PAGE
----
This is a guest post by Stephen Byers, Director of the Lombardi Shared Resources at the Lombardi Comprehensive Cancer Center, Georgetown University (full bio below).
As director of shared resources at Georgetown University’s Lombardi Comprehensive Cancer Center and as Director of the Translation Technologies component of the Georgetown/Howard Univerity CTSA, my goal is to provide our researchers with the highest quality experimental resources, at the best possible price. Sometimes that means adding in a new technology to our core facilities, sometimes it means reaching out to our CTSA network partners, sometimes it means negotiating with another institution altogether. One reason I attend the Association of Biomolecular Resource Facilities (ABRF) annual conference is to keep up with cutting edge resources and explore what it makes sense for us expand or introduce as part of our core services and when it makes sense for us to find partners.
Different core facilities develop specializations, driven both by foresight as well as serendipity. Georgetown, for example, has invested in an outstanding Metabolomics Shared Resource Program. We’re finding that, in many cases, high throughput analysis of metabolites in blood or urine with LC-Mass Spectrometry is as good as genomic profiling at segregating outcomes in diseases… and a whole lot cheaper. We can generate as many as 20-30,000 metabolite data points in an hour at $60/hr for 6 samples. The real challenge for this field, as for much of post-genomic science, is the informatics that goes into analyzing all this data. Under the guidance of our metabolomics gurus, Al Fornace and Amrita Cheema, and Medical Informatics Director Subha Madhavan, we are improving our informatics services and finding no shortage of investigators eager to take advantage of this technology.
We also have a unique core zebrafish facility, less by design than by happenstance. Georgetown invested in a zebrafish program some years ago, when we hired a new investigator who used this increasingly important model organism for her research. After that investigator left some years later, we decided not to abandon the accumulated equipment and expertise, but to build it into a nationwide facility for doing zebrafish screening on a fee-for-service basis.
By contrast, a few years ago, with our investigators clamoring for NextGen DNA sequencing capabilities, we considered investing the two to three million dollars it would have required to bring next generation sequencing into our core facilities. Then, we projected the annual costs of operating such a facility at $250,000 per year, balked, and looked into alternatives. The result was a partnership with a neighboring CTSA institution Children’s National Medical Center that is less expensive than outsourcing to China (in this case, the Beijing Genomics Institute). We are now one of their largest users.
So, being smart about what to provide and what to seek out is a critical component of shared resource management. There is, however, a new wrinkle in this already challenging process of technical exchange. Take for example, the case of one our researchers who used a specific experimental service at another institution. Until recently, we just asked the institution to send us an invoice for the service and then we cut a check. Not any more. Now, we are required by Georgetown to send them a contract first – an extensive legal document containing phrases like “indemnification” that makes a scientist’s heart grow cold at the daunting legalese placed before technological exchange and progress. Meanwhile, the same administrators that ask us for greater measures to safeguard against somewhat obscure risks (we aren’t, after all dealing with clinical outcomes and patient confidentiality; these are very much translational research services) are also the ones that want us to reduce the costs and excess capacity associated with our own core facilities.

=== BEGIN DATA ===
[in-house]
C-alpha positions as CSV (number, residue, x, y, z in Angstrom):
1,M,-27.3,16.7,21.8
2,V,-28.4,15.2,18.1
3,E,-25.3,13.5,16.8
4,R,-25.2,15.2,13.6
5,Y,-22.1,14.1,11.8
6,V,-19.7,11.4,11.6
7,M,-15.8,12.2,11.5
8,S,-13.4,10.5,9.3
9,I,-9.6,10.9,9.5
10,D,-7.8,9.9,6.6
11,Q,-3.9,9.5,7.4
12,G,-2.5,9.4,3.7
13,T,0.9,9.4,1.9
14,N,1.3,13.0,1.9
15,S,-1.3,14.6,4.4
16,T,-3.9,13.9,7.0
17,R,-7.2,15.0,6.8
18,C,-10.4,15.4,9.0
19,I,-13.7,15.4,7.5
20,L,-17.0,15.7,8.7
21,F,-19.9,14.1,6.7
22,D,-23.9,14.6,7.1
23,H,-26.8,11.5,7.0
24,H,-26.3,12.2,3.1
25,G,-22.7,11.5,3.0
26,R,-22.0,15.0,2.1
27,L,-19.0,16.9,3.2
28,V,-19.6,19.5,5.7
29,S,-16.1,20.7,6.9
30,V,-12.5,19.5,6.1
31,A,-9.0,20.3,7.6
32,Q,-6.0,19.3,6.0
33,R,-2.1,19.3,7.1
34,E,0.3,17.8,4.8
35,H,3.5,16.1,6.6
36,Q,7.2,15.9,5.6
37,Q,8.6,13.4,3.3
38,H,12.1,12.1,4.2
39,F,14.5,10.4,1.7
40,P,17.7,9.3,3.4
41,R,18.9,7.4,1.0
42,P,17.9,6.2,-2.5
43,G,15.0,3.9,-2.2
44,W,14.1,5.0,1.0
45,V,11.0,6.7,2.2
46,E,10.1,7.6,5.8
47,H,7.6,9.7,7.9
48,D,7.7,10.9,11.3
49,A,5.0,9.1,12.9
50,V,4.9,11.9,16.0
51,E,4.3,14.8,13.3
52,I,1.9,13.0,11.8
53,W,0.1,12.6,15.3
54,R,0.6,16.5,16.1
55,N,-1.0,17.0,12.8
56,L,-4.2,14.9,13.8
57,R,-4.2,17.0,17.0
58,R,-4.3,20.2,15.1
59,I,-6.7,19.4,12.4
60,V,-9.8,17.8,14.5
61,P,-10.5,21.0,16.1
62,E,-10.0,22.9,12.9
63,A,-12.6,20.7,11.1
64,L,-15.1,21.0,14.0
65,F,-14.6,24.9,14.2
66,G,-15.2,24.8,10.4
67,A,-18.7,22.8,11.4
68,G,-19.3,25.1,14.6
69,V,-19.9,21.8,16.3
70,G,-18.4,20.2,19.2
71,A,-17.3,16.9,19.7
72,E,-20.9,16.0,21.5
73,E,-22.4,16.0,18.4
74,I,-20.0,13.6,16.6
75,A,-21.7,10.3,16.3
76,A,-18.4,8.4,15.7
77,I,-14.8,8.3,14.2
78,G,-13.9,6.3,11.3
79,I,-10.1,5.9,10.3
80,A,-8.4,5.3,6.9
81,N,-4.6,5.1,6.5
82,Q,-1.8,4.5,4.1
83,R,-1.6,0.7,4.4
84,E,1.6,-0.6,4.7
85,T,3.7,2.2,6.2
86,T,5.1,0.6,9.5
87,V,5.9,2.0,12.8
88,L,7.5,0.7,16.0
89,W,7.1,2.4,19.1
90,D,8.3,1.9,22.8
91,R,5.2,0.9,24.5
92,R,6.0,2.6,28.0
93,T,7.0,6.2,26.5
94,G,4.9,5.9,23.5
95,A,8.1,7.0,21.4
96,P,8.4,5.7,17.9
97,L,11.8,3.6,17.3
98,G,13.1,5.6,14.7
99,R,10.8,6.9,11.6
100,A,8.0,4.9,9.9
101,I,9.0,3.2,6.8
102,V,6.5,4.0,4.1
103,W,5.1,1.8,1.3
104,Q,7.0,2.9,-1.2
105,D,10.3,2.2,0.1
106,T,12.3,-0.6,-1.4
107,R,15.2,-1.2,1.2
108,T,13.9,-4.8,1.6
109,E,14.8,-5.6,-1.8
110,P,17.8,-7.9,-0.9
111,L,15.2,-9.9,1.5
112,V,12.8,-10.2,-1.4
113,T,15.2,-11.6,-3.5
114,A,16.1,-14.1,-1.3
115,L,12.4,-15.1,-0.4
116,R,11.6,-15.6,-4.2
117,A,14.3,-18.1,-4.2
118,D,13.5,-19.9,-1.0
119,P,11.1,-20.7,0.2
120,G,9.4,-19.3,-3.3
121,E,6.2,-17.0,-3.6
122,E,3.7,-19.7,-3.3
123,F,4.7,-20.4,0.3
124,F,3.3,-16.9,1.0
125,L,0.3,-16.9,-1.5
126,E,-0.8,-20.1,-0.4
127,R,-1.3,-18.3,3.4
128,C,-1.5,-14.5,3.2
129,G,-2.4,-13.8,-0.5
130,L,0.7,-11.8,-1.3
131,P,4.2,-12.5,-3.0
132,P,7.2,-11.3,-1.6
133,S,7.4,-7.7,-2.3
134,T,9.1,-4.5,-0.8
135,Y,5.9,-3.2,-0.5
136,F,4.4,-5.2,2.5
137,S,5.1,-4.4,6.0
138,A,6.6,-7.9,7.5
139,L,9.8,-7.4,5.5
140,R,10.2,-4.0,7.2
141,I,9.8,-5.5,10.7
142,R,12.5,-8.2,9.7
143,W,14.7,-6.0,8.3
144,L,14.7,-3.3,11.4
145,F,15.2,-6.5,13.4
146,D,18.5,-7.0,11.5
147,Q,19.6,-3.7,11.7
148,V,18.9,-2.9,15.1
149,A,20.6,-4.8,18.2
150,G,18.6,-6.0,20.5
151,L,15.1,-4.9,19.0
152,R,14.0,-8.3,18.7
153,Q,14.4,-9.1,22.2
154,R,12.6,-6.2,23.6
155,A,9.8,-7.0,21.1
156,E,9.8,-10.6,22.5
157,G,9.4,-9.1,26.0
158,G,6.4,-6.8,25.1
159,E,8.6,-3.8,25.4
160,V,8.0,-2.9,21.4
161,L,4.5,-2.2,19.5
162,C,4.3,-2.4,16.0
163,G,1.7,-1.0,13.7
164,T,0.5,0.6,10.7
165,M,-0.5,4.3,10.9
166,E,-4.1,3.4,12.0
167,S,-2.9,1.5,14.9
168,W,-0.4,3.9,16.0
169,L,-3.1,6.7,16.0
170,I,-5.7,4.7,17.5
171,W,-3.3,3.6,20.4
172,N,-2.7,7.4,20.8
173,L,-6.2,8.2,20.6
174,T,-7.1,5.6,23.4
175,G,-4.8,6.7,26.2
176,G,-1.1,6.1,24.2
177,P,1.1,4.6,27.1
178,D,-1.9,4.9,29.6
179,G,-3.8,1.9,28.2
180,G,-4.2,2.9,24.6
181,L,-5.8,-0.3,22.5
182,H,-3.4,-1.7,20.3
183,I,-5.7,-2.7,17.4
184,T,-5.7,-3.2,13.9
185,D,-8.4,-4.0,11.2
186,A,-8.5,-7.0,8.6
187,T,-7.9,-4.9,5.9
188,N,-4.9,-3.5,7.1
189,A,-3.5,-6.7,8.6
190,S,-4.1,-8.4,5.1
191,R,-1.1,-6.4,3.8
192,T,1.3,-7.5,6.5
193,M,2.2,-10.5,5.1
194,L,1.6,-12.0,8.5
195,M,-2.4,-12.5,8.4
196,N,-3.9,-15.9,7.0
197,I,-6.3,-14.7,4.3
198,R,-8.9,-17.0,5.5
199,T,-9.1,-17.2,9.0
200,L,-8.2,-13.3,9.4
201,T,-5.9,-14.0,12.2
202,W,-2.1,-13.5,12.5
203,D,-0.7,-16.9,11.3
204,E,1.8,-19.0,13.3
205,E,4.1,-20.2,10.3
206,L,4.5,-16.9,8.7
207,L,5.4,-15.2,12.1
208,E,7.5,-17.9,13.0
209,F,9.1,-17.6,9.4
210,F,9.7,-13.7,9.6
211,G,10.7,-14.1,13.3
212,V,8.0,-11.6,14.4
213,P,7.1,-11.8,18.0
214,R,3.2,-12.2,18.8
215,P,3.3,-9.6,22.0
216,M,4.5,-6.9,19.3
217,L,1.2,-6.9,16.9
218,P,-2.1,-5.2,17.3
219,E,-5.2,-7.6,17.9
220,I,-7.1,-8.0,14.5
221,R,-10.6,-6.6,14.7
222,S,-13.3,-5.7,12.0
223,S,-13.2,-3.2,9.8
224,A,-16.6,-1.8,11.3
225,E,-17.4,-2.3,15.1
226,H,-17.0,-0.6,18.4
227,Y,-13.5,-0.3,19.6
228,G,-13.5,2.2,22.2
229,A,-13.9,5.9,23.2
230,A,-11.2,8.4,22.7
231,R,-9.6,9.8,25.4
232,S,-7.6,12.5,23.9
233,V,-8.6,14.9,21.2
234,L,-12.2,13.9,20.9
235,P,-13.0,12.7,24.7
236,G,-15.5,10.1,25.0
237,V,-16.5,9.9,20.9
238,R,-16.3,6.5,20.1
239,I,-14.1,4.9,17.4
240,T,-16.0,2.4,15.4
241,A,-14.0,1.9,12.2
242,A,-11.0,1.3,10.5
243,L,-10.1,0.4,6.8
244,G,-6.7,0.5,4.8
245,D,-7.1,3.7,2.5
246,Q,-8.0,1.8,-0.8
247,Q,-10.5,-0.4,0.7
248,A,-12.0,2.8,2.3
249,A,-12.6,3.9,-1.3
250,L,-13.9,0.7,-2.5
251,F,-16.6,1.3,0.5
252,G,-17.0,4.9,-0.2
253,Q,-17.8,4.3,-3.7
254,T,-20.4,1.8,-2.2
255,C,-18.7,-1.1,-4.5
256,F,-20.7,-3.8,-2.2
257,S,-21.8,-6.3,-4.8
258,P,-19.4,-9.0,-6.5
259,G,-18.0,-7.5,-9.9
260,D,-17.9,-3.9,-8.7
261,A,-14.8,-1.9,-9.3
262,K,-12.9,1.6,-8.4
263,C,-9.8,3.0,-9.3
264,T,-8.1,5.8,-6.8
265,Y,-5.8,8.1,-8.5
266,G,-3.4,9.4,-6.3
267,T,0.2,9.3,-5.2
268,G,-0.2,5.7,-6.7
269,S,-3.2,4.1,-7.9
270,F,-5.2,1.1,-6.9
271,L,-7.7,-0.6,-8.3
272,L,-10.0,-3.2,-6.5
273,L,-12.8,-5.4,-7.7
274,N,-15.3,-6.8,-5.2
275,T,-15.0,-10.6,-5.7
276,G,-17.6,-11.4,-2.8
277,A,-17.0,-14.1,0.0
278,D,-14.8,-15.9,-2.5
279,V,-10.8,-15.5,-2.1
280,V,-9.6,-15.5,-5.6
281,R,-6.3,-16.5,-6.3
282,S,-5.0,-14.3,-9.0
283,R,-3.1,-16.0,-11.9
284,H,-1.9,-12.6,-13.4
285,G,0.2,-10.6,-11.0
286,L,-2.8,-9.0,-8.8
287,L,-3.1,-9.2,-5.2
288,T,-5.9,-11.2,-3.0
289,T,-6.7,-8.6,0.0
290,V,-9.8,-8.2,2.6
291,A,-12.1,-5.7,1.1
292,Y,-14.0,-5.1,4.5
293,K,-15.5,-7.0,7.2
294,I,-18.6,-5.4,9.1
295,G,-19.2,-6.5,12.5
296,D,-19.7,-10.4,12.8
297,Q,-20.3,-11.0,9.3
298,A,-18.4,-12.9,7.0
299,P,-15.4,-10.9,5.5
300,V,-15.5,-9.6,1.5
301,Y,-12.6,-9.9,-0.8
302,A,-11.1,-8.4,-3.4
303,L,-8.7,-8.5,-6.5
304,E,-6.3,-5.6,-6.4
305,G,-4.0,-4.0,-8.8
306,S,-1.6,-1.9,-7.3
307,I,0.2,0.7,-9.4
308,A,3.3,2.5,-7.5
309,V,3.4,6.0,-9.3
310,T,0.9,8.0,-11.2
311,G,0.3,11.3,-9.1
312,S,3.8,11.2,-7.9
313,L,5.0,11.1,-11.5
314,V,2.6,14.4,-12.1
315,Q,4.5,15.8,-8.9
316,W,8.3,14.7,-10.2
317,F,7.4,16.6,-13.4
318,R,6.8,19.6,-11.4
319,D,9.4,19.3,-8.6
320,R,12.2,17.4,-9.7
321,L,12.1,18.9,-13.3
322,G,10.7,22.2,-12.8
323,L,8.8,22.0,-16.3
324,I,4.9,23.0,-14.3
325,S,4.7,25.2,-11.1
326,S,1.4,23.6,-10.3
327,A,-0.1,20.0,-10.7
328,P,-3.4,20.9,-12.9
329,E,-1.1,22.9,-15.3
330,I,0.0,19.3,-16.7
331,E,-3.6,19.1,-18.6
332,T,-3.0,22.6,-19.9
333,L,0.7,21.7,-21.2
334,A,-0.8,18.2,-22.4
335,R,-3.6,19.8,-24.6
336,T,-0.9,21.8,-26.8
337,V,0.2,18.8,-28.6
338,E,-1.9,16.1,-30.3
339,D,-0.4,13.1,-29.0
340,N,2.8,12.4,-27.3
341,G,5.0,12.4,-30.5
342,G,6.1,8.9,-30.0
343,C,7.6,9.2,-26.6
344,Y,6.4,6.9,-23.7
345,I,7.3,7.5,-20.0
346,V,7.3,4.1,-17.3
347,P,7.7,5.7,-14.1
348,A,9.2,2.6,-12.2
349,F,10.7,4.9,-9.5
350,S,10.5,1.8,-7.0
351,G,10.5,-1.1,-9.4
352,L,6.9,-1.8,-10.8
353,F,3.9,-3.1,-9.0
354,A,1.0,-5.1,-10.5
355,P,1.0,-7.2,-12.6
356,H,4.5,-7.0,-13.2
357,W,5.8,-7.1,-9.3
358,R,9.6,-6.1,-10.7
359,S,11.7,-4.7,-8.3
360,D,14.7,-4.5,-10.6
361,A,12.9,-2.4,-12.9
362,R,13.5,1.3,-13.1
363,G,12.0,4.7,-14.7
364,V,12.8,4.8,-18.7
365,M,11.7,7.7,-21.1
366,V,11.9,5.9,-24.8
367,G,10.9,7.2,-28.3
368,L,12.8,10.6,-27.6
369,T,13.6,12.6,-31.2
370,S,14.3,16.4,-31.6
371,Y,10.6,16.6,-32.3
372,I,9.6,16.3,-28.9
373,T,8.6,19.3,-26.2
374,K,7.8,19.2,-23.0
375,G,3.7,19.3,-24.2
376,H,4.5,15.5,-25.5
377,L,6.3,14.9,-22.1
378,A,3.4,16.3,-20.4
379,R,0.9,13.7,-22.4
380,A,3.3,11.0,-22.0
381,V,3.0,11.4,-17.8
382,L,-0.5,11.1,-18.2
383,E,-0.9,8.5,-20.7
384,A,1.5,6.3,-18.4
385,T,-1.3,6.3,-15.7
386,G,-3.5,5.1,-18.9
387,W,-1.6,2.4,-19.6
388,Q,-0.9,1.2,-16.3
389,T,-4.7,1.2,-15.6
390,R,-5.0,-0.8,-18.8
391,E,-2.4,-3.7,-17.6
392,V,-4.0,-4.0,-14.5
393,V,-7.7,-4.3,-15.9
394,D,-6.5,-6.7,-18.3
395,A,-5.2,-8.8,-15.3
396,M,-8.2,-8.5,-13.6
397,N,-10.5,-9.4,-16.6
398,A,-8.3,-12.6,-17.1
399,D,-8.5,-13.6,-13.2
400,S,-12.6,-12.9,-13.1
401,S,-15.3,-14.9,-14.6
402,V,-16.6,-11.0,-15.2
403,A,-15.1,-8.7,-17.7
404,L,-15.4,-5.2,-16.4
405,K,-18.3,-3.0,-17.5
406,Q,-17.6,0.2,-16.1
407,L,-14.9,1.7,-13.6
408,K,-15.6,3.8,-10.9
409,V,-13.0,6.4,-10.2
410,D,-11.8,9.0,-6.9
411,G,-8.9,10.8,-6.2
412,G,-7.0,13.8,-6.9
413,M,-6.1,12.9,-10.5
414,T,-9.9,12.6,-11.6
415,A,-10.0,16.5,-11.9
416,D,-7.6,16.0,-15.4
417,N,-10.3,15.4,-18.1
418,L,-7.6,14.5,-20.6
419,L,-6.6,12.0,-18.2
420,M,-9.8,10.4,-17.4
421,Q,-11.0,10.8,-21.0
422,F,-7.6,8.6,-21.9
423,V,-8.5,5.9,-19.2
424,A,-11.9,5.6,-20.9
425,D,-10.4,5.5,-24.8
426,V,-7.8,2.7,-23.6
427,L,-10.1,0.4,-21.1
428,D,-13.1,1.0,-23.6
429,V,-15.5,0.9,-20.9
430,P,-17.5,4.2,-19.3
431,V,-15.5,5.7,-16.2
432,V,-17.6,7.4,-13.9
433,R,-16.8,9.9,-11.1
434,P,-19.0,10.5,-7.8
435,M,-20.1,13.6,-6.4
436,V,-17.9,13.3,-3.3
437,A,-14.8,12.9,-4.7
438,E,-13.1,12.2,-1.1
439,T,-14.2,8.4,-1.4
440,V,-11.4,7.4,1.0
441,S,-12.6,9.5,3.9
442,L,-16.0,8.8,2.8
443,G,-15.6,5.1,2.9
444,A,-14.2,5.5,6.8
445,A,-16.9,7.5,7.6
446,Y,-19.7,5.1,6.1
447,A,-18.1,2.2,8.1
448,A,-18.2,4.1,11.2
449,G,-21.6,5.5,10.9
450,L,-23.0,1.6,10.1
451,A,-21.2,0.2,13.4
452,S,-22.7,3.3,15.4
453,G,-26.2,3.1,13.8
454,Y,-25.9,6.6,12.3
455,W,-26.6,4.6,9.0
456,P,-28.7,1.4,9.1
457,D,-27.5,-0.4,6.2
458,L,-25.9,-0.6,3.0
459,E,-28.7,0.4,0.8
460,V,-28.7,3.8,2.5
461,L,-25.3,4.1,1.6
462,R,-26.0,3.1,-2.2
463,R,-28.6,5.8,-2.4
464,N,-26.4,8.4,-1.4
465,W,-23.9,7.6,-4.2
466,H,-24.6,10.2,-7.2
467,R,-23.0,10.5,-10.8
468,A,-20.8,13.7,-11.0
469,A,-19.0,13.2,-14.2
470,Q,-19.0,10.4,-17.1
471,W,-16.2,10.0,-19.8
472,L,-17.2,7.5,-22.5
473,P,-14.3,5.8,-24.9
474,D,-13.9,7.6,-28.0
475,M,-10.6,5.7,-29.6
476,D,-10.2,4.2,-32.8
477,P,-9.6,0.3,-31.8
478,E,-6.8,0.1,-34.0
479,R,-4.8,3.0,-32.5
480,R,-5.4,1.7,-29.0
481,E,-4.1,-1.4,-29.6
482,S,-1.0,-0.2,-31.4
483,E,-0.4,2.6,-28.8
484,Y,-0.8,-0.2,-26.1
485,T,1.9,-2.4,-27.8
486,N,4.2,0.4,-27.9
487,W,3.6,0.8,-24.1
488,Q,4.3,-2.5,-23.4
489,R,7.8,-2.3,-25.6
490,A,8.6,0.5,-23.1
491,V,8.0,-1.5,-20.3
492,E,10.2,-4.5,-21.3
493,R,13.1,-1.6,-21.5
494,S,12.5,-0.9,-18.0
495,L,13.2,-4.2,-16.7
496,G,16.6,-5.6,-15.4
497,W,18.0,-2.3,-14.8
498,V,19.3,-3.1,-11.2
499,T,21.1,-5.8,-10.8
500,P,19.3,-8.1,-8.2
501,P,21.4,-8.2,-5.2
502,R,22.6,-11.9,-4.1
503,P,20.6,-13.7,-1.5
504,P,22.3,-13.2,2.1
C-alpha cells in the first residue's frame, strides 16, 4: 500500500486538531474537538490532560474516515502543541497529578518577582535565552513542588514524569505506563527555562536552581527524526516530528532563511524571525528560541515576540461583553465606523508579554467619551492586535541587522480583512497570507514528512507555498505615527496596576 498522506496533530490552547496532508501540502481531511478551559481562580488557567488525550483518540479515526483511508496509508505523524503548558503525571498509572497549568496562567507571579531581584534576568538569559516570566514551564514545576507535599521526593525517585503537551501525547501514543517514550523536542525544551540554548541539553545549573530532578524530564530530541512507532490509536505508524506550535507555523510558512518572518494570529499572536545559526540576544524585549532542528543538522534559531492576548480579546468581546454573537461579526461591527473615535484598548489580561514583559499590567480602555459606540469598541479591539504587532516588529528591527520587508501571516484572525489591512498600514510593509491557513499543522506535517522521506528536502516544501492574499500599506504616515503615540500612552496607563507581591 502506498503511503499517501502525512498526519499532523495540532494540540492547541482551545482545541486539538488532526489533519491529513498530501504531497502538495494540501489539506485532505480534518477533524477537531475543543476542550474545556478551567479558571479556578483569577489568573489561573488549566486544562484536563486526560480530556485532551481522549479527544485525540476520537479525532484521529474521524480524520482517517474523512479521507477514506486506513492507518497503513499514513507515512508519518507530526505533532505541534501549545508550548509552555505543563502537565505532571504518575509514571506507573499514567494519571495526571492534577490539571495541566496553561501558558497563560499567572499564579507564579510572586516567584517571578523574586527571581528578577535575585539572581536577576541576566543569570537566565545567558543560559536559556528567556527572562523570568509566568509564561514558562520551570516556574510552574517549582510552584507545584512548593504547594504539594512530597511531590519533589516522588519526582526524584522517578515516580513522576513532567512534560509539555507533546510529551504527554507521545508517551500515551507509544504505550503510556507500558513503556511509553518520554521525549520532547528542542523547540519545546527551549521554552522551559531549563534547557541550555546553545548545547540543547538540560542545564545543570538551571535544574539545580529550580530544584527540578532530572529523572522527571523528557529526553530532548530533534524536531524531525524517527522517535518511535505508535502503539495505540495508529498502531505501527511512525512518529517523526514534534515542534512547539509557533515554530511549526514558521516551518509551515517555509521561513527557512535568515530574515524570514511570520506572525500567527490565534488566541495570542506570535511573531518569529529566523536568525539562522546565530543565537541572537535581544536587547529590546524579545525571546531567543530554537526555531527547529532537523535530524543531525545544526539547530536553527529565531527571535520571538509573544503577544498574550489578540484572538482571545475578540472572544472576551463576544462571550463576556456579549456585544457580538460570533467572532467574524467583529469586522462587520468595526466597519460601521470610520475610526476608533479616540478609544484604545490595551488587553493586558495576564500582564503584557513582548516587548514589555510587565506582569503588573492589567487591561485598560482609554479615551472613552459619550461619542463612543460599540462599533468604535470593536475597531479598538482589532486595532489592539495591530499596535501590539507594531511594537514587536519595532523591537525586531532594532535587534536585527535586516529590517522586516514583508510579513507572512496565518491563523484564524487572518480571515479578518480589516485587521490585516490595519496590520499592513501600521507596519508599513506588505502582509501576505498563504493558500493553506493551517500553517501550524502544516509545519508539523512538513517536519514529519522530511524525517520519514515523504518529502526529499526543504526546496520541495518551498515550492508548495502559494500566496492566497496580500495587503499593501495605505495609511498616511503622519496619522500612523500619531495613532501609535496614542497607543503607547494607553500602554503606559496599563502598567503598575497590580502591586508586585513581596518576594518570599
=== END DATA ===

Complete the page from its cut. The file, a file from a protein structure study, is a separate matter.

It’s difficult to see a way out of this conundrum. Blanket contracts for large-scale service providers are one solution that Universities have adopted, but do we really want to see legal contracts going back and forth between every pair of institutions that wish to exchange collaborative services? Perhaps a third party like Science Exchange can serve as a contractual intermediary, much the way it currently eases purchase order transactions? We will need to solve this problem somehow, lest we risk a reversal of our traditional priorities by putting risk-aversion ahead of scientific progress.
About the author
Stephen Byers is a Professor and an Associate Director at the Lombardi Comprehensive Cancer Center, Georgetown University with appointments in the Departments of Oncology and Biochemistry, Molecular and Cellular Biology. Currently he is Director of the Lombardi Shared Resources, Director of the Translational Technologies Component of the Georgetown-Howard Universities Clinical and Translational Science Award (CTSA), a member of the Tumor Biology and Biochemistry Molecular and Cellular Biology Programs and is on the boards of Adherex Technologies, Sarfez Pharmaceuticals and Science Exchange. His laboratory has three major interests. The first relates to the role of the cadherin/catenin system in carcinogenesis, the second to studies of the anti-cancer actions of vitamins A and D and cancer drug development and the third to interactions among NFkb, TGFb, wnt and vitamin D pathways.